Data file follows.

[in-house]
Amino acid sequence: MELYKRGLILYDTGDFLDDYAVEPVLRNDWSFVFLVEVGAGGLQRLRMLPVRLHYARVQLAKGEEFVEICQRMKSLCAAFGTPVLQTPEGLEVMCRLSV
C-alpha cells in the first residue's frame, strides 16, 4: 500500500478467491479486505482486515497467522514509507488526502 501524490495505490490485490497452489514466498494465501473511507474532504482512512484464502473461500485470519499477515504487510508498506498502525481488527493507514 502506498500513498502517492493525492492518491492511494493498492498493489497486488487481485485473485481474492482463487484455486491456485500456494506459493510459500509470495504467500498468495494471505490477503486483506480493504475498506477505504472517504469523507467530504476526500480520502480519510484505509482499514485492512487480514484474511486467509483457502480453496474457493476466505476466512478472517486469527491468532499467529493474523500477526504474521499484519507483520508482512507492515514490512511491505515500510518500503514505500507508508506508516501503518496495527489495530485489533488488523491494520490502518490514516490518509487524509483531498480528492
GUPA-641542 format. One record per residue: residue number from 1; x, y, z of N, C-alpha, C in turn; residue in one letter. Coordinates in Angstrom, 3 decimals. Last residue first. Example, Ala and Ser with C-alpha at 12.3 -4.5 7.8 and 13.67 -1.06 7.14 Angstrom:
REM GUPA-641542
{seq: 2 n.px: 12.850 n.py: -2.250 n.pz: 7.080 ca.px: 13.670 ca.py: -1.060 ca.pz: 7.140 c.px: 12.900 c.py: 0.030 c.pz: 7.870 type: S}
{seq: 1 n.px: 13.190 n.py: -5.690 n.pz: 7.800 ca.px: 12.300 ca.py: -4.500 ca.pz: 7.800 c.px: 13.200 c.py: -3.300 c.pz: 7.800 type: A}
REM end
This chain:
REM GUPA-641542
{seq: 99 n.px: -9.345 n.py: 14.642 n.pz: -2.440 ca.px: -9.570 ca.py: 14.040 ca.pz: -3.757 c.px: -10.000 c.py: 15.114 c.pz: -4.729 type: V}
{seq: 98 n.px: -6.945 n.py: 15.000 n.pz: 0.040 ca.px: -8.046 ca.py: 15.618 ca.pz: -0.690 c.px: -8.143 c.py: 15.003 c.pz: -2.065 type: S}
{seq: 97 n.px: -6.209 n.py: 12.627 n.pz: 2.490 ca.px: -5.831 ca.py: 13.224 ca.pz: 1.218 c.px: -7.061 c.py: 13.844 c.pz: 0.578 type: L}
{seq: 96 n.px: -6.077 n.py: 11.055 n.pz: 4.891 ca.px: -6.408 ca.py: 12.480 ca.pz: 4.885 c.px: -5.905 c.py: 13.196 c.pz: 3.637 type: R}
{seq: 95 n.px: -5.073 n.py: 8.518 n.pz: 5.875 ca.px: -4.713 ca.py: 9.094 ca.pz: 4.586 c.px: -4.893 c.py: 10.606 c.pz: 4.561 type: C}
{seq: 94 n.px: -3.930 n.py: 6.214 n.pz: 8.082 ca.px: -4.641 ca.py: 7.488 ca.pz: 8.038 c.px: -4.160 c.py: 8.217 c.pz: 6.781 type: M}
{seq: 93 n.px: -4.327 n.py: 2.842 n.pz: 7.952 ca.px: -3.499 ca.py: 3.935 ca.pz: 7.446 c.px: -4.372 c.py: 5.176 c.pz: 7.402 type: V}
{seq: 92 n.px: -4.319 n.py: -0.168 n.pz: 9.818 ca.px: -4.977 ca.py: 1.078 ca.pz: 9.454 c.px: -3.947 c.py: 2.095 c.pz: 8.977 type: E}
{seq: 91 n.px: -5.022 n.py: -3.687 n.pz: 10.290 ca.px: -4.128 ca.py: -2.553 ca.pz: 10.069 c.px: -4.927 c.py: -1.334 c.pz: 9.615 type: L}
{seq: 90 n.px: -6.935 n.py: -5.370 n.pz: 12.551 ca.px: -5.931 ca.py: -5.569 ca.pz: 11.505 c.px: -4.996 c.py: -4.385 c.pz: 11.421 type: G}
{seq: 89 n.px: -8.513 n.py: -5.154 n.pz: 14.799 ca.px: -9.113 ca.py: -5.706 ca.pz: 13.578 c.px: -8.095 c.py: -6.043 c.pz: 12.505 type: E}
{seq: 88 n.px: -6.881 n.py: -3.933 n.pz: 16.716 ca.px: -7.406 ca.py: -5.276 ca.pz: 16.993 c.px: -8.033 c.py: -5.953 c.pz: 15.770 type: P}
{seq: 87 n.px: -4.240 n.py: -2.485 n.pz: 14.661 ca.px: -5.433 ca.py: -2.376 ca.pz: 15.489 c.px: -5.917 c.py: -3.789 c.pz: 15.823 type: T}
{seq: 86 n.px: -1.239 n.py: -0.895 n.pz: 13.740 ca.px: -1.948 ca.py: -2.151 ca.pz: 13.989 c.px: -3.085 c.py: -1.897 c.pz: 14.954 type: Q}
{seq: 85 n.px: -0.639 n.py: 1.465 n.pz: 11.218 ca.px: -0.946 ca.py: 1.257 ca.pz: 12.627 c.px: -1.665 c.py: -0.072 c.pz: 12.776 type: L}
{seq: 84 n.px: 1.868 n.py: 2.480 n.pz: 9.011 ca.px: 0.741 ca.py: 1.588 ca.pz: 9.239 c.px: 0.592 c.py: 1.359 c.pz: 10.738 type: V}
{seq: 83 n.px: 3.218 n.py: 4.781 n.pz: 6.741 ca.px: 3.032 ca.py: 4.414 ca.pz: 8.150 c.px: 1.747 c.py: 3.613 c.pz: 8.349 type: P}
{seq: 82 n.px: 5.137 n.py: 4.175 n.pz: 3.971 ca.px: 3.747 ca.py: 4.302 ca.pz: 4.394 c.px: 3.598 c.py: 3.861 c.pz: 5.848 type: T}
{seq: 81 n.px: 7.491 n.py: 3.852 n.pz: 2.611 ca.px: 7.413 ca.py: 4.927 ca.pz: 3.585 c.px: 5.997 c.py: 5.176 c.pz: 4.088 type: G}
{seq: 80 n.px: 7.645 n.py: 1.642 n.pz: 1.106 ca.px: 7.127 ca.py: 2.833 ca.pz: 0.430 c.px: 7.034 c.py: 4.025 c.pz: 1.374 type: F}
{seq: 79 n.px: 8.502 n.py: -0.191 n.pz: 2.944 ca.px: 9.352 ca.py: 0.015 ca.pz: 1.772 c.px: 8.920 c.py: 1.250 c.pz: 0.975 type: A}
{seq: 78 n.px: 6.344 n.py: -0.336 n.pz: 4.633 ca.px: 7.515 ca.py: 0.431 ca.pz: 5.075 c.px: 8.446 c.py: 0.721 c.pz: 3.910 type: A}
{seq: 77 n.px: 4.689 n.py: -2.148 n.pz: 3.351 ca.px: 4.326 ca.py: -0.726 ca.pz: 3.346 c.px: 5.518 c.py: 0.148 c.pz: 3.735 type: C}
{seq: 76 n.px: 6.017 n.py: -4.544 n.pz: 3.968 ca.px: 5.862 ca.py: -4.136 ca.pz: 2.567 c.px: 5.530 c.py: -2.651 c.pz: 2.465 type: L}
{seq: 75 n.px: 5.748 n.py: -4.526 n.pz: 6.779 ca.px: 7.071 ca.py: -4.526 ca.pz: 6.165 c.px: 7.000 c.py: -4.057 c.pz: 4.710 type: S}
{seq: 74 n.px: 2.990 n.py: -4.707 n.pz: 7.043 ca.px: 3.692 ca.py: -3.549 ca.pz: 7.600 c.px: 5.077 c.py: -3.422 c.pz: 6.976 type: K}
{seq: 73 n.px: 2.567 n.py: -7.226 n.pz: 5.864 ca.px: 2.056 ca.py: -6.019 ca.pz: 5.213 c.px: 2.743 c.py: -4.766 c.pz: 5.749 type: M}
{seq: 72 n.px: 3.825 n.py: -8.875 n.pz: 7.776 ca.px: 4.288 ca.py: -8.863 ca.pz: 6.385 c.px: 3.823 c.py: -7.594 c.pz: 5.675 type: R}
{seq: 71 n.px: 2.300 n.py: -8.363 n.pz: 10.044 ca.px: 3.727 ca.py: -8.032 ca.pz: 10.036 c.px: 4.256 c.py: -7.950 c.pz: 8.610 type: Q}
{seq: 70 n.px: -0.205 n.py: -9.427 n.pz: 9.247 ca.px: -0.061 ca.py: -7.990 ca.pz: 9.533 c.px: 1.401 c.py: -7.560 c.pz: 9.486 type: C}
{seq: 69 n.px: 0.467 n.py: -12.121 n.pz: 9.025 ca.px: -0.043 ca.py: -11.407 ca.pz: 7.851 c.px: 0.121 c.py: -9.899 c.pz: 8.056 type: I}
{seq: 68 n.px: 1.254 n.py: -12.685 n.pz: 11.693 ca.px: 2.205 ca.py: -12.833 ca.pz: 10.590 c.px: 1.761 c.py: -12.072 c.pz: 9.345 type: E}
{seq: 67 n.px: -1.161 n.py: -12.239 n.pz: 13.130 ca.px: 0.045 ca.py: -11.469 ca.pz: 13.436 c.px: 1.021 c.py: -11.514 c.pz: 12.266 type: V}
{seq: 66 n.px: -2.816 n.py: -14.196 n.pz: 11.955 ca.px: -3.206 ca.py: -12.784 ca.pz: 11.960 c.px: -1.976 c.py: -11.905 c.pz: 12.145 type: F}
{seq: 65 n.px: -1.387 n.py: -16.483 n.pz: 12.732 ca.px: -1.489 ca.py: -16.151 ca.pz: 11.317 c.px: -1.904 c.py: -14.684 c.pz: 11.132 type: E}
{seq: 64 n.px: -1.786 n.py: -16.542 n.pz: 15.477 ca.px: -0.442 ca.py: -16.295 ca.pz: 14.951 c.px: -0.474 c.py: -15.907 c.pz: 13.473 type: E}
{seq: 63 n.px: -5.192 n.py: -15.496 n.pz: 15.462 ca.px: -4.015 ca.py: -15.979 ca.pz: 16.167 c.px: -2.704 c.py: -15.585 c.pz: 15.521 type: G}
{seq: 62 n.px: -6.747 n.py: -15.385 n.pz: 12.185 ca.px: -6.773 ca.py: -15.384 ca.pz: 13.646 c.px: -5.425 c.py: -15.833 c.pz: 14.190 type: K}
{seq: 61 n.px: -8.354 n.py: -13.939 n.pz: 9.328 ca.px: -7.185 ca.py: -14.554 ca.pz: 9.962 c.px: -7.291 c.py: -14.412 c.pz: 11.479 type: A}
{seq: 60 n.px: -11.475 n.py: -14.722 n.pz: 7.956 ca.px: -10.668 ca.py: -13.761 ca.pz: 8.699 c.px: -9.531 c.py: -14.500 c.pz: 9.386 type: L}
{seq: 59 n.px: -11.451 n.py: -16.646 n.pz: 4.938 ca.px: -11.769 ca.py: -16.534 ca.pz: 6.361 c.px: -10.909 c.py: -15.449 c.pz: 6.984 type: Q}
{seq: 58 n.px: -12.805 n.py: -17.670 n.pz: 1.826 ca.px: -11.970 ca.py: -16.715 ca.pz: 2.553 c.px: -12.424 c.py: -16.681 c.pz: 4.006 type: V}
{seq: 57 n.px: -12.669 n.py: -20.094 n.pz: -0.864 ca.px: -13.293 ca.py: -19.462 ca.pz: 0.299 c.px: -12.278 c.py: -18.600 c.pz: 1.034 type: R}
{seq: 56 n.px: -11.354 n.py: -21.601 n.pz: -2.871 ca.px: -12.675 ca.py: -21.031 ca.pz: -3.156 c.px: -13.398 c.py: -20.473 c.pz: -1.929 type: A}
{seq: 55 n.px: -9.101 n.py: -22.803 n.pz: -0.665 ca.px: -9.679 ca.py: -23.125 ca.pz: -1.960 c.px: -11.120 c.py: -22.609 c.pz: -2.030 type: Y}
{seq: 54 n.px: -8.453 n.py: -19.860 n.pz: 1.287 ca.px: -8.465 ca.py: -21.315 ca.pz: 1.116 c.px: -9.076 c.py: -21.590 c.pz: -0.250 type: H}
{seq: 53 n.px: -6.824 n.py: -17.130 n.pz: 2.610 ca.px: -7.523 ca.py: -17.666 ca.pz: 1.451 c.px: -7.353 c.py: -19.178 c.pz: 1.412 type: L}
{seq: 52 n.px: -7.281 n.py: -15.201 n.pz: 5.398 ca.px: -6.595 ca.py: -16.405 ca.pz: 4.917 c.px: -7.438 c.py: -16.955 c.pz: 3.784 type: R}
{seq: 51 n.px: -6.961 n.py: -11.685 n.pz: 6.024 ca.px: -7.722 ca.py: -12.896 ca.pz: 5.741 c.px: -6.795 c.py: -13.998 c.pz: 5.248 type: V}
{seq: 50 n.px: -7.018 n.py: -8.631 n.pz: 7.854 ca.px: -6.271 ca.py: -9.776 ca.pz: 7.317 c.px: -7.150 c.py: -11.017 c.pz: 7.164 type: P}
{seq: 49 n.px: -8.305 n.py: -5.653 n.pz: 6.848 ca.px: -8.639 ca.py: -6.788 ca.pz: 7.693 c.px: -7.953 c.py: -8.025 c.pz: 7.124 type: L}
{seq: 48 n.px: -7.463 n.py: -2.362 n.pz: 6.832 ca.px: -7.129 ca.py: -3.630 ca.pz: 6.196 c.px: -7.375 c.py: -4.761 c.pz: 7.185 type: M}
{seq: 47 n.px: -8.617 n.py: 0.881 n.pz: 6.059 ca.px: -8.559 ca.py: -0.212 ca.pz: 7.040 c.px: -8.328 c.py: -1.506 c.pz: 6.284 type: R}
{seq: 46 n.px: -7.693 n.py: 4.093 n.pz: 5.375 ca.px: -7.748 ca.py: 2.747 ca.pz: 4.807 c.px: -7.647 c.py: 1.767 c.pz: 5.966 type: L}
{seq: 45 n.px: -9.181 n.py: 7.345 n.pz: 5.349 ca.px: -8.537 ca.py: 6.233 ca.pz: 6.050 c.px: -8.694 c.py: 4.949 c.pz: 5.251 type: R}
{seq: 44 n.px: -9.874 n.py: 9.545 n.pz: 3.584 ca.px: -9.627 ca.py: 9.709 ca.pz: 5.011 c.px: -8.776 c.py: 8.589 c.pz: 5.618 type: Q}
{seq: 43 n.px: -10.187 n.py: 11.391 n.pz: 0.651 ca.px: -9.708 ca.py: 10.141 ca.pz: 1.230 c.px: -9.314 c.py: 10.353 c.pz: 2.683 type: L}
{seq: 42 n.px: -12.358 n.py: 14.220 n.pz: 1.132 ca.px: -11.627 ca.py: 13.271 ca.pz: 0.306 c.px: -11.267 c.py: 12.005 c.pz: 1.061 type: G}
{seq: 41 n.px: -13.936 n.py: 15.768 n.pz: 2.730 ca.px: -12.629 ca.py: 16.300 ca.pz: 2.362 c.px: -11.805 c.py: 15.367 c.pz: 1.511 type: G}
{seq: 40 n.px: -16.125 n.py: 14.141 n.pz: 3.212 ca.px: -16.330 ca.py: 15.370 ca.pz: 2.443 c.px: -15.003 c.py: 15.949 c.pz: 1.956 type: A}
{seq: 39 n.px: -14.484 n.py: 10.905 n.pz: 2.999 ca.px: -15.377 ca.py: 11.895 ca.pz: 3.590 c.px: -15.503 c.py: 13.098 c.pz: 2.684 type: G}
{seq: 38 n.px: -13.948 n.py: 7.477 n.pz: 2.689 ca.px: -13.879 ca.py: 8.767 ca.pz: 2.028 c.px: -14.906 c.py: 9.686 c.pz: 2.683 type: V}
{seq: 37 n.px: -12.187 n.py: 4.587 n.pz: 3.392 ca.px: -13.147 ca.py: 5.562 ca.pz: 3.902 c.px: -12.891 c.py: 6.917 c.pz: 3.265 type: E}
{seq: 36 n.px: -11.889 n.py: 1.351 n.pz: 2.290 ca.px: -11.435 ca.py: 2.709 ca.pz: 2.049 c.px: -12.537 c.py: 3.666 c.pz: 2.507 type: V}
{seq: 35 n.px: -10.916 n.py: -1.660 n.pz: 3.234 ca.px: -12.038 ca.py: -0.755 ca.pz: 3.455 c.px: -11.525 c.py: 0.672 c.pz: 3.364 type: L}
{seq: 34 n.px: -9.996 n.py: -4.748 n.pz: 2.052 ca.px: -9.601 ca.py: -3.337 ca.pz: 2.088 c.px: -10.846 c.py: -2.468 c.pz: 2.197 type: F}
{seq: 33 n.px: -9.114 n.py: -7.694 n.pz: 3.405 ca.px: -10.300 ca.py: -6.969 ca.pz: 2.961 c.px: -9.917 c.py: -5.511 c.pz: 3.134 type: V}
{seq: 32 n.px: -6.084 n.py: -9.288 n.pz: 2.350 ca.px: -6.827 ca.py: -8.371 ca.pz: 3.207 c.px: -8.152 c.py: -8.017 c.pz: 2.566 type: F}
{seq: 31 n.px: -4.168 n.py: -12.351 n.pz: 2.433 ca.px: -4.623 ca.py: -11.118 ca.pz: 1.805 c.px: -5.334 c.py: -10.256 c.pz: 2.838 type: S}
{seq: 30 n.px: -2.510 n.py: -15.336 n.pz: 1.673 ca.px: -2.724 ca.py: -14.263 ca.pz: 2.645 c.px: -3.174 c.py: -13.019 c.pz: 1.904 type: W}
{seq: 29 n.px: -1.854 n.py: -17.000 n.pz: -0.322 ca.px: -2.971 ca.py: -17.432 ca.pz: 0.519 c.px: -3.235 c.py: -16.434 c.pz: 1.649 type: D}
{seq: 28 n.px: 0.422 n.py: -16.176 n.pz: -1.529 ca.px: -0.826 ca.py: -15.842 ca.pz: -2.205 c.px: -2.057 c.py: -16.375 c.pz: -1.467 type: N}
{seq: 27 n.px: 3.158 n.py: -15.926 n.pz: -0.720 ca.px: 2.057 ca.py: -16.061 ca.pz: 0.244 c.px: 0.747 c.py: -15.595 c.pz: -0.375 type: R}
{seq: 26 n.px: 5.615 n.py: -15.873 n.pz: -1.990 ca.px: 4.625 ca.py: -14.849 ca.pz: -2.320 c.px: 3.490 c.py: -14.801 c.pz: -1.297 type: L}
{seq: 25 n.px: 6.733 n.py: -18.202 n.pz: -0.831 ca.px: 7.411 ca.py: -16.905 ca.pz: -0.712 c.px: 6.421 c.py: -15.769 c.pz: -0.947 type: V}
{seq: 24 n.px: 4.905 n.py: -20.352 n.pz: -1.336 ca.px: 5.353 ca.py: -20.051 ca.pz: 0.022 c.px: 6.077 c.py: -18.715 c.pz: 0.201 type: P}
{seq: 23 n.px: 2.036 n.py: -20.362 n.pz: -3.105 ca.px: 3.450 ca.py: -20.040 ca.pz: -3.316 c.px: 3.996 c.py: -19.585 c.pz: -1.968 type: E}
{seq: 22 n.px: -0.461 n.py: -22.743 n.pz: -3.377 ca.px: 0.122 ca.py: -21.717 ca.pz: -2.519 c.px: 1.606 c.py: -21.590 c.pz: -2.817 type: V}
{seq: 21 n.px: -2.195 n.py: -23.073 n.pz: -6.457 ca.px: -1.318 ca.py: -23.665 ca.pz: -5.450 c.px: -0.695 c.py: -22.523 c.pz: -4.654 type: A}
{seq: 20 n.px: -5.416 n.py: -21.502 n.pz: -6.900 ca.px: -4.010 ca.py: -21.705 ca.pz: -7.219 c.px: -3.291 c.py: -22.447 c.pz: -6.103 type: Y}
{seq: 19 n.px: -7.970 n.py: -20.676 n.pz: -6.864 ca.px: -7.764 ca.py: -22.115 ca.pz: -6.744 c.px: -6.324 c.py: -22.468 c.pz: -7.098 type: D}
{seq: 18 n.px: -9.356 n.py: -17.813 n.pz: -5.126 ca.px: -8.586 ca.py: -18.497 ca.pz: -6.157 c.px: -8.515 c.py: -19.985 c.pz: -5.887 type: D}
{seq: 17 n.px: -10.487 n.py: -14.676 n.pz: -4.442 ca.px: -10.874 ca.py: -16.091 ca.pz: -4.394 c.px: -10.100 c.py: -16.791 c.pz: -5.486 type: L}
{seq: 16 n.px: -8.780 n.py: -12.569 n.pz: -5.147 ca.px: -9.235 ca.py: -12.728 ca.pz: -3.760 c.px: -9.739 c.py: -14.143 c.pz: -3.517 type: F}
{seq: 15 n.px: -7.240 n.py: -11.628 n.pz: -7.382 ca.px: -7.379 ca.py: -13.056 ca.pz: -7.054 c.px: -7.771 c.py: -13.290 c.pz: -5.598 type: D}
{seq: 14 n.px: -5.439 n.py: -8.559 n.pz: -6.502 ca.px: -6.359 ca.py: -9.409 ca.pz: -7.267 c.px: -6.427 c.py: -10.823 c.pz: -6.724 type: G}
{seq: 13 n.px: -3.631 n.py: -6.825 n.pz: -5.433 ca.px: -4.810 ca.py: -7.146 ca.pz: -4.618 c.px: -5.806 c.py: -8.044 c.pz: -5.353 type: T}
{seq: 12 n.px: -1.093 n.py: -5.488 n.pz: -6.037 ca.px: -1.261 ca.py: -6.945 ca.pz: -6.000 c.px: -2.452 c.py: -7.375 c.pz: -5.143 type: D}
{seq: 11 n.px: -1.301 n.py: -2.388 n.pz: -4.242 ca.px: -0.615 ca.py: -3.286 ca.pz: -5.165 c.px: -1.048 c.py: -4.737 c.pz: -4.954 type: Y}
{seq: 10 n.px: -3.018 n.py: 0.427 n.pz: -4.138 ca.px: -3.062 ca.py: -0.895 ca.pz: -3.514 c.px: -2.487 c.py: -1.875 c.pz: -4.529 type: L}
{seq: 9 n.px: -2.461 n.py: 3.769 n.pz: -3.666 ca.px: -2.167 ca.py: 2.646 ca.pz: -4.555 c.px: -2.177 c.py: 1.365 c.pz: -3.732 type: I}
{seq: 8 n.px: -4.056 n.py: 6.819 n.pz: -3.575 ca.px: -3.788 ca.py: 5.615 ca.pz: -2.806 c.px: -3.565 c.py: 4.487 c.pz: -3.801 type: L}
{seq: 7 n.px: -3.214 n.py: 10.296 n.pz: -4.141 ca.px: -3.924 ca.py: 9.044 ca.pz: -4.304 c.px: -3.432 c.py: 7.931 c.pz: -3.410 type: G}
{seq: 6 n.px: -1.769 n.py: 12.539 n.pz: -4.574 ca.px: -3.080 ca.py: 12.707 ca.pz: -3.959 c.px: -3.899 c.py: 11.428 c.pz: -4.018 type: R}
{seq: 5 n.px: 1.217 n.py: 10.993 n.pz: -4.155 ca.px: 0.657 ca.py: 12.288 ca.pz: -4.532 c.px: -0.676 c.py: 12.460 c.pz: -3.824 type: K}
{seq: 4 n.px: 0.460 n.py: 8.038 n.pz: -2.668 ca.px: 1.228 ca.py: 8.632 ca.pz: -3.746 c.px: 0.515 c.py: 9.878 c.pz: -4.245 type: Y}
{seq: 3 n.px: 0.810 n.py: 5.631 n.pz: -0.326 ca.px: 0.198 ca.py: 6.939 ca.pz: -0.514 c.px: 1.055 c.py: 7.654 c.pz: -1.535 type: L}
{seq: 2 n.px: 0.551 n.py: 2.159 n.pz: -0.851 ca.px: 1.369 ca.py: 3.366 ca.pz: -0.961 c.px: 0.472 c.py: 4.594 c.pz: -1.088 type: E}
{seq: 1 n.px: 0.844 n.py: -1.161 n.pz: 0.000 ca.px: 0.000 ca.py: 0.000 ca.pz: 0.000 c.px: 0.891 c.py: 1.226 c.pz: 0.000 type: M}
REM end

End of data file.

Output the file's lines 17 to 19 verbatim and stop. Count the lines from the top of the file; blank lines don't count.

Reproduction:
{seq: 93 n.px: -4.327 n.py: 2.842 n.pz: 7.952 ca.px: -3.499 ca.py: 3.935 ca.pz: 7.446 c.px: -4.372 c.py: 5.176 c.pz: 7.402 type: V}
{seq: 92 n.px: -4.319 n.py: -0.168 n.pz: 9.818 ca.px: -4.977 ca.py: 1.078 ca.pz: 9.454 c.px: -3.947 c.py: 2.095 c.pz: 8.977 type: E}
{seq: 91 n.px: -5.022 n.py: -3.687 n.pz: 10.290 ca.px: -4.128 ca.py: -2.553 ca.pz: 10.069 c.px: -4.927 c.py: -1.334 c.pz: 9.615 type: L}